But the Mizoram government tweaked the Rules once again, and the 2014 examination was conducted by providing total reservation to Category I in contempt of the Gauhati High Court order. This is evident from the “Information Brochure 2014”of “Technical Entrance Examination for selection of candidates for higher technical courses” which stated,

“Method of Selection
On the basis of marks obtained in the Selection Examination, selection shall be made in order of merit from amongst eligible candidates from Category-I first. In case sufficient number of eligible candidates are not available from Category-I, the remaining seats shall be filled in, in order of merit by the eligible candidates from Category-II and Category-III likewise.”

In such a scenario providing for Absolute Reservation for Zo-ethnicity people, no one other than students of Zo-ethnicity will ever be selected, even if they top the entrance examination, as per the new Rules of 2015. Hence, the rules are illegal.

Antithetical to idea of Mizoram

The amended Rules, 2015 gives the political message that Mizoram belongs to the “Zo” ethnicity and all other communities who are non-Zo may live in the state but as “second class citizens”, or as “guests”, correspondingly, with lesser rights and privileges.  This violates the very idea of Mizoram which is peaceloving and God fearing. The Mizoram Peace Accord 1986 promised that “The rights and privileges of the minorities in Mizoram as envisaged in the constitution, shall continue to be preserved and protected and their social and economic advancement shall be ensured.” That promise has been broken prominently once again.

By creating “unequal citizens” you end up creating more conflicts. The Hmars and Brus have been waging armed movements against the State. Three other major minority communities having their own Autonomous District Councils (Chakmas, Lai and Mara) are up in arms against the state but through peaceful means, pressing for direct funding and even upgradation of their ADCs into the status of Union Territory to escape epic discrimination and neglect by the majority. Chakmas are worst targeted as minorities, but they remained committed to peaceful democratic means of struggle. This is the beauty of Mizoram that the non-Mizo minority community like Chakma have contributed. Mizos must acknowledge this. They should also realize that they (community and state) gain nothing by keeping the Chakmas deprived and backward; rather it harms the interests of the state. At the end of the day, a single community cannot take a state or country to its height of development or glory, if the condition of the other communities (minorities) living therein does not improve. A man may be healthy or well-built in all respects but if any of his body parts are deformed that man will still be considered as physically handicapped. By drawing a legal distinction between Zo and non-Zo among its citizens, what the Mizoram government has eventually done is to further divide the state along ethnic lines. The alienation of the minorities, who already face systematic discrimination, could only weaken Mizoram further.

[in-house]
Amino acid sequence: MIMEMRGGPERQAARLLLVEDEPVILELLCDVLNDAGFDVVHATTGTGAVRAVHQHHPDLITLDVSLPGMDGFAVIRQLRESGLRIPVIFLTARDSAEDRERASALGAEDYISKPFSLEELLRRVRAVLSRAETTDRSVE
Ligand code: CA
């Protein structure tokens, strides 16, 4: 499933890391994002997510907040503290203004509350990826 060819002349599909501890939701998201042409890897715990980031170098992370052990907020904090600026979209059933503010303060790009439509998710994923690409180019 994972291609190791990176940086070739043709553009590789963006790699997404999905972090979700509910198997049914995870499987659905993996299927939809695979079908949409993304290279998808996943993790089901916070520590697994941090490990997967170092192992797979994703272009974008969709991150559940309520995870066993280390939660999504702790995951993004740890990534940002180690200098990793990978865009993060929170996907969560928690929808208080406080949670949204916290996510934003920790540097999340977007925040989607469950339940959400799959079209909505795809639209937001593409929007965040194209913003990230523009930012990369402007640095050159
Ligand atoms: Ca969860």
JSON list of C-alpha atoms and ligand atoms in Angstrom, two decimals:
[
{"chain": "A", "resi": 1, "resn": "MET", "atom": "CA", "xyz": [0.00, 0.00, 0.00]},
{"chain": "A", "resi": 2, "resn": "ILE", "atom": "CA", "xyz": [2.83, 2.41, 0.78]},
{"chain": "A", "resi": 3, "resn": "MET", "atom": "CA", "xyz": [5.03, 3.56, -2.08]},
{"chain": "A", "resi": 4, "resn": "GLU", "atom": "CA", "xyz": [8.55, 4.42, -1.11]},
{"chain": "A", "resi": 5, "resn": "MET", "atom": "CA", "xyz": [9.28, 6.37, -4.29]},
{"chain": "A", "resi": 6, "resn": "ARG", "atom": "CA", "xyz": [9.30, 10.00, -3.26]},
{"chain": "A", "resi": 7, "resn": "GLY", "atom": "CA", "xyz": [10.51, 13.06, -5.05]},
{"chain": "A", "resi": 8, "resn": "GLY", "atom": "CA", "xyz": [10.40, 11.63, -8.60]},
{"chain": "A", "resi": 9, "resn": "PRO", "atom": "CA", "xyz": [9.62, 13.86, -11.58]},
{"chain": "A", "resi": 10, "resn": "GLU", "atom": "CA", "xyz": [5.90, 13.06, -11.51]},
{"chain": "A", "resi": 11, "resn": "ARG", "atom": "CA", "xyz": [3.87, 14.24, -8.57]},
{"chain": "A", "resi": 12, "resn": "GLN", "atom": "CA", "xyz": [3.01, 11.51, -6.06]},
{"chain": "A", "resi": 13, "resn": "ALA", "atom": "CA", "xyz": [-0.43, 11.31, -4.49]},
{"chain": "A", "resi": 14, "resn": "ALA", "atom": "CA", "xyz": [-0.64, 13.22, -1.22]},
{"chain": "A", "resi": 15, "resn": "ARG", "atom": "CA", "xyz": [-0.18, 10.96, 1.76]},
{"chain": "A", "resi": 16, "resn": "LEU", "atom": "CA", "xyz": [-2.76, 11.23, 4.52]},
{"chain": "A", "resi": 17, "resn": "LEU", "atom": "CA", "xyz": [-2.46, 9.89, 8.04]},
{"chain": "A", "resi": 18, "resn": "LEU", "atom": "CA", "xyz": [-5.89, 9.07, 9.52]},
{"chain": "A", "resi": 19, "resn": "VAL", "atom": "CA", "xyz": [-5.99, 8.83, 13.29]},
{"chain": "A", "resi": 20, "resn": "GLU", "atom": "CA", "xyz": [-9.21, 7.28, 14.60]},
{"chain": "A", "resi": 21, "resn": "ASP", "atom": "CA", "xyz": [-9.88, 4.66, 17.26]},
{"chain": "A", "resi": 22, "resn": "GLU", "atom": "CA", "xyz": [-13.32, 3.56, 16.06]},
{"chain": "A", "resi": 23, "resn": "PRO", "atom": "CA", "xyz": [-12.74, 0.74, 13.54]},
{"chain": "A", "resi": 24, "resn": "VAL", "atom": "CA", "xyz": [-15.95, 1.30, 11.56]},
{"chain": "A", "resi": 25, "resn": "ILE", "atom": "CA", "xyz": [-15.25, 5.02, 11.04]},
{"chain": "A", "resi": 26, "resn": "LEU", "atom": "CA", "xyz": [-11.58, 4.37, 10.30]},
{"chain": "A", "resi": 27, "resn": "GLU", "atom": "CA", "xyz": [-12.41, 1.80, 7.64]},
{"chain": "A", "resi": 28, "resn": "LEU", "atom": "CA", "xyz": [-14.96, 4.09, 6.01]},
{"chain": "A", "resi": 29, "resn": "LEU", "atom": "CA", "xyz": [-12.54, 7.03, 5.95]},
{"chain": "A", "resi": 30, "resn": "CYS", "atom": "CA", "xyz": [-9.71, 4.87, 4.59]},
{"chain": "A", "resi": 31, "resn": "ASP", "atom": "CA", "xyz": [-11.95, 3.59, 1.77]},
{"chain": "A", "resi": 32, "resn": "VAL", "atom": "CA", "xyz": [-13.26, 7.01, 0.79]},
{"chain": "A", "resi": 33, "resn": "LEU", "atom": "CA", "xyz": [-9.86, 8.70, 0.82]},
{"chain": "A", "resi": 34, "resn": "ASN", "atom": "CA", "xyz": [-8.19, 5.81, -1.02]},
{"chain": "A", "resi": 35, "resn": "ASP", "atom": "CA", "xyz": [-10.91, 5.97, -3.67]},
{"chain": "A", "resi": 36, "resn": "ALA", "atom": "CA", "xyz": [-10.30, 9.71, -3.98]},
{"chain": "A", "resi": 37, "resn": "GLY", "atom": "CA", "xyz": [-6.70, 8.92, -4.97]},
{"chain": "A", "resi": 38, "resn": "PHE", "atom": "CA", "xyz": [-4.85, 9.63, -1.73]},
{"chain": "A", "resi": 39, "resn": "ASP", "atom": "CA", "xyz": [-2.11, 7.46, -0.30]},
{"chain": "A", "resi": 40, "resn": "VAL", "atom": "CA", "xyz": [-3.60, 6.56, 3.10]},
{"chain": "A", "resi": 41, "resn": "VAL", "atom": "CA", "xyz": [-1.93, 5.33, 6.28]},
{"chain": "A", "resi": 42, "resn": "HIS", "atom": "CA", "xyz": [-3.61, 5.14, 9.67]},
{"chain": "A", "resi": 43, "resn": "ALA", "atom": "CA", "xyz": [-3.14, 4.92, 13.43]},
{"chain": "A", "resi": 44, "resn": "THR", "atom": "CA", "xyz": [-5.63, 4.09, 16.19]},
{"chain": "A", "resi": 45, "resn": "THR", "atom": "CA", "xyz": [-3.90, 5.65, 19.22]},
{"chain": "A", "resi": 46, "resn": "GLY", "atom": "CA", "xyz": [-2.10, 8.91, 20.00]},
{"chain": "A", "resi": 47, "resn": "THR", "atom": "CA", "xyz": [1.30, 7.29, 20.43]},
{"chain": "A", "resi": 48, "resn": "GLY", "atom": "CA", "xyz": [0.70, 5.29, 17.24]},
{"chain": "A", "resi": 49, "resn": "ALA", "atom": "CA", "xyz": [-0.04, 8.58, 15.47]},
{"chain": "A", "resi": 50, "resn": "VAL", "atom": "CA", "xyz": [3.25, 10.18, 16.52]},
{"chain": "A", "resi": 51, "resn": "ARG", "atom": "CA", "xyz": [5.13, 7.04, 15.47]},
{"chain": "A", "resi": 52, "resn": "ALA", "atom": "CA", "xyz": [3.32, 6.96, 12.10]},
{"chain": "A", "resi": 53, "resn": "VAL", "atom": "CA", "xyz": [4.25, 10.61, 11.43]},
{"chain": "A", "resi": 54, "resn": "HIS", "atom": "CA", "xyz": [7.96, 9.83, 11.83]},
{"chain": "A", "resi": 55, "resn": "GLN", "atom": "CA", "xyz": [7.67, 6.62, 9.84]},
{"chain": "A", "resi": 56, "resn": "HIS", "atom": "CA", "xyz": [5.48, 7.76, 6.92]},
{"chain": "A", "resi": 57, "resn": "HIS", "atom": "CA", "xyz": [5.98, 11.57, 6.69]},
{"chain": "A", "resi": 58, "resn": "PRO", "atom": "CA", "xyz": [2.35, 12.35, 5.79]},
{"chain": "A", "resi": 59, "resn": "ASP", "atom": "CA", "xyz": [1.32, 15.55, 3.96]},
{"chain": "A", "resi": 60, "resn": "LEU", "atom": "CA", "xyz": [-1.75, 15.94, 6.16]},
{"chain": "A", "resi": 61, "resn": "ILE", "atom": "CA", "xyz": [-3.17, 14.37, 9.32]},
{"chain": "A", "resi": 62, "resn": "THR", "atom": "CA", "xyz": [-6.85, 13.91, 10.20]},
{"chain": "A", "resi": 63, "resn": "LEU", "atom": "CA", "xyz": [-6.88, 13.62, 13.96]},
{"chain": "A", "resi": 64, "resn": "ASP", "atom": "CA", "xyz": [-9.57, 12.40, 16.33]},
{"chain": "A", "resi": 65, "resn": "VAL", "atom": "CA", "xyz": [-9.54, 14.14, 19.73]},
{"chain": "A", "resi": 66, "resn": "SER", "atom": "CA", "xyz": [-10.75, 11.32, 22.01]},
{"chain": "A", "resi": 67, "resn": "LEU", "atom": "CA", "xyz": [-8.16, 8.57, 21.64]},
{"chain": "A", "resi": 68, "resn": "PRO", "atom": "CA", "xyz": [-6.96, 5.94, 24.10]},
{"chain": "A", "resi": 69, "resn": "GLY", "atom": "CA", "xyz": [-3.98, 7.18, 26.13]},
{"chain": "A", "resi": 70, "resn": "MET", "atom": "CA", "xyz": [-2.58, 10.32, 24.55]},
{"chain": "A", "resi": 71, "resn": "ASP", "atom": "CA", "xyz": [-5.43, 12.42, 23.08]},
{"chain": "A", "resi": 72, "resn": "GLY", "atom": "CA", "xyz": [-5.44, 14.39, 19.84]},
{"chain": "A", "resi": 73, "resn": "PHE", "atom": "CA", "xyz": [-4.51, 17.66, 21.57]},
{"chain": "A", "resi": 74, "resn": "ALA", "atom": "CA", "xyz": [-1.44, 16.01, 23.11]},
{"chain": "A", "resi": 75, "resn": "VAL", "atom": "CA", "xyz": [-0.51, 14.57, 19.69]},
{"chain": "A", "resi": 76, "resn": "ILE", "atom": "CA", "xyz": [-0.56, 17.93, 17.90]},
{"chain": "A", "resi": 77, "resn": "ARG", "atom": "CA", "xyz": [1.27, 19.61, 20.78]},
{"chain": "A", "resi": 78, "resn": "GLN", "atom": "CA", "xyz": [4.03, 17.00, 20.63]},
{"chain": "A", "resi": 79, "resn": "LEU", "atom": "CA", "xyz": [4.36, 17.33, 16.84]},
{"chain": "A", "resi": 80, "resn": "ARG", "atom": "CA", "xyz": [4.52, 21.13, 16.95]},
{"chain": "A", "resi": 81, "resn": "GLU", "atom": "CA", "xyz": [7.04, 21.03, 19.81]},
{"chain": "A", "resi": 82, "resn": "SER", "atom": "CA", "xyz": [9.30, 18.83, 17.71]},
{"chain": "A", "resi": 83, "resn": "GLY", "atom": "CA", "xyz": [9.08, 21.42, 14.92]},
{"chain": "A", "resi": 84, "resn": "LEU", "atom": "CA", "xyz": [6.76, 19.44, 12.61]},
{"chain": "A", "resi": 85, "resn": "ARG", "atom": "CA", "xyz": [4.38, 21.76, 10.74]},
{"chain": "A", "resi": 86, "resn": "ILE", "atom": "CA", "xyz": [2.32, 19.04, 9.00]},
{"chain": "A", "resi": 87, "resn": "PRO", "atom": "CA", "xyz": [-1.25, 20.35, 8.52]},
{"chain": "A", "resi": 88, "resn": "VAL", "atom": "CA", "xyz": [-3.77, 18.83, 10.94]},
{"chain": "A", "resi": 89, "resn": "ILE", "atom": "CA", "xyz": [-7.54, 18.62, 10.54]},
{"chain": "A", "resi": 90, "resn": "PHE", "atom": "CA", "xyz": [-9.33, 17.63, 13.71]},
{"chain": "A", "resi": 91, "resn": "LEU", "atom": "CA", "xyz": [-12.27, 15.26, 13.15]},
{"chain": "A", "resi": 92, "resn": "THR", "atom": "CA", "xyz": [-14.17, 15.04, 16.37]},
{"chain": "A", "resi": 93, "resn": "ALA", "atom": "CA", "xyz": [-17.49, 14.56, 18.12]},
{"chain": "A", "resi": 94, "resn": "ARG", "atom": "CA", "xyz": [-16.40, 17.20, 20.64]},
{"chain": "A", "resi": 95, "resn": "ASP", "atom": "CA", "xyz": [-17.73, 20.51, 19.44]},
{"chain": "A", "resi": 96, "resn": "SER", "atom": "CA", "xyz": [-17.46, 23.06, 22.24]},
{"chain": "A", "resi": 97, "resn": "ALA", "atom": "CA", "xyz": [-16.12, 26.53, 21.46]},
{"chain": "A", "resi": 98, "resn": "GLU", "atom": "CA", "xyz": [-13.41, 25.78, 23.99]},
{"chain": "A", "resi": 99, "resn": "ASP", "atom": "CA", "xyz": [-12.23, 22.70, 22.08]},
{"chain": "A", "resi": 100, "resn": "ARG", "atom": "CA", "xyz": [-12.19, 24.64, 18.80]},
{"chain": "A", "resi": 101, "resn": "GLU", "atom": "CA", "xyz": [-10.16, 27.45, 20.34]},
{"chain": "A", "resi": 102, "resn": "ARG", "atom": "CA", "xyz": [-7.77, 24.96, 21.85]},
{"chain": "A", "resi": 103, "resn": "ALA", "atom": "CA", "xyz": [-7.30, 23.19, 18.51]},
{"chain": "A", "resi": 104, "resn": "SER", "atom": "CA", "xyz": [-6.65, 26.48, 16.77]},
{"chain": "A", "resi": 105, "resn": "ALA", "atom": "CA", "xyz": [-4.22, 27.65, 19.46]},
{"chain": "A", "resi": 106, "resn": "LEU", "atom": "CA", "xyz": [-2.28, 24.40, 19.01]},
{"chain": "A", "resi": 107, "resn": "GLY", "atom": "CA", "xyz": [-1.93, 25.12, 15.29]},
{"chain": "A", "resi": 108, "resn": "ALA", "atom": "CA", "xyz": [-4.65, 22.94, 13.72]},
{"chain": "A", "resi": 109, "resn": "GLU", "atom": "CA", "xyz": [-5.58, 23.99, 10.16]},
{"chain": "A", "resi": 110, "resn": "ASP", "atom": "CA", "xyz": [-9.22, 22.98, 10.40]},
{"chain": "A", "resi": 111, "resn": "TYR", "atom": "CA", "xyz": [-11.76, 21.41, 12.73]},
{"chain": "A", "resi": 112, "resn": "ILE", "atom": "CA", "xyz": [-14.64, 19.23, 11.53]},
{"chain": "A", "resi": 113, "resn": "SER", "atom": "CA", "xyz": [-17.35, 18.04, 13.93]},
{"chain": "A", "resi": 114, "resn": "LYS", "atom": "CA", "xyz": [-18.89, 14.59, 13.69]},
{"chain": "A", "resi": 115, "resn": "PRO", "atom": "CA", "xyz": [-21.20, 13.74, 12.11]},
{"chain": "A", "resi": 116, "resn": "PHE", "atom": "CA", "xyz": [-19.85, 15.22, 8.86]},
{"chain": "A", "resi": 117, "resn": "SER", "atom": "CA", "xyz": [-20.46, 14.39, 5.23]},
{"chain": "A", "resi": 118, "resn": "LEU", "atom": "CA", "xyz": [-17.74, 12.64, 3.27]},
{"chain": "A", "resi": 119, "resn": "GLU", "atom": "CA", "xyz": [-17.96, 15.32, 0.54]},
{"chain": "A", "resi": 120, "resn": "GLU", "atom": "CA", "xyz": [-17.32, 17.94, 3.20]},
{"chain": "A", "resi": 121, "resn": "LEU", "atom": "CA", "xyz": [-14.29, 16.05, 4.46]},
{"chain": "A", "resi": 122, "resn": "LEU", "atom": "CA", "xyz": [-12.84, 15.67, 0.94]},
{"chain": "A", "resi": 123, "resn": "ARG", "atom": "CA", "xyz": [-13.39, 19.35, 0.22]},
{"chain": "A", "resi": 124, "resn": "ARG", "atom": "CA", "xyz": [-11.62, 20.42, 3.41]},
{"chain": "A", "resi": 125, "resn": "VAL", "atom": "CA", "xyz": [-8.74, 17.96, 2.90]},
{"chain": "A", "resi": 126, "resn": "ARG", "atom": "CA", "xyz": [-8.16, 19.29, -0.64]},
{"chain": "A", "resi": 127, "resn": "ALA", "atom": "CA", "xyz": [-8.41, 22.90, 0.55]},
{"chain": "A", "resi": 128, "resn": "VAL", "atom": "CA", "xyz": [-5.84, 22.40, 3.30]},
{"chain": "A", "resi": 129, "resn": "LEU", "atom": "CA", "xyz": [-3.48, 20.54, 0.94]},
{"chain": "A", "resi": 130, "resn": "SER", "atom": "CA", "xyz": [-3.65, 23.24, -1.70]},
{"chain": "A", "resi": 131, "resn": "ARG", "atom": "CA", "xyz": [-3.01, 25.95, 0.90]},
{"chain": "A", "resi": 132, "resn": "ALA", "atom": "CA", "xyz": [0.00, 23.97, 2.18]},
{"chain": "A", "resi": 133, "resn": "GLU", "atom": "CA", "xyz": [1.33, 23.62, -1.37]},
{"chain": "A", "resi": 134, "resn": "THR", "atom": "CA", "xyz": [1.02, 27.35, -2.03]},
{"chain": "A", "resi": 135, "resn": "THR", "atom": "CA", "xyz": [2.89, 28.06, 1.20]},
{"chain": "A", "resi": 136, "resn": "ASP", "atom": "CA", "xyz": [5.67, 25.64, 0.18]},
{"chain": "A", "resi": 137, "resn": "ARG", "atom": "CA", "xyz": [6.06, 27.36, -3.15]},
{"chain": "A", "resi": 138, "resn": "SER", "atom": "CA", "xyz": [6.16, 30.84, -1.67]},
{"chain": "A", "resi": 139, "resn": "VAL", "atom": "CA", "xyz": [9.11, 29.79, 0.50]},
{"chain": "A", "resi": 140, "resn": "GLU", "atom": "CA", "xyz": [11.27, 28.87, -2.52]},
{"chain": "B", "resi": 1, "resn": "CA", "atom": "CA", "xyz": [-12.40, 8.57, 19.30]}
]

All communities have wings of fire. The selection of 38 students from Chakma community in a single competitive examination says a lot about the rising aspirations of the Chakma youths. It will be a mistake to try to crush the aspirations of the youth, which is never possible. Further while the motive may be to keep the Chakmas oppressed, my reading is that it might have just helped the otherwise lethargic community to strengthen socially and politically. A few months earlier, the proposal by another leading NGO, Central Young Mizo Association to headcount the Chakmas had brought Chakma leaders of different political parties on a single platform to resist the illegal move. The STEE issue has shaken the Chakmas further, and an appropriate democratic response is bound to come in the coming days.


2 comments:

Banjam said...

This is totally unconstitutional and uncalled for Act of the Mizoram Government. This must be challenged for its constitutional validity by filing petition in higher courts. It tantamounts to violating Fundamental Rights of Right to Equality, Right to Freedom guaranteed by the constitution of this land. This absurd Act must be challenged.

hira prakash chakma said...

Central leaders must immediately look after it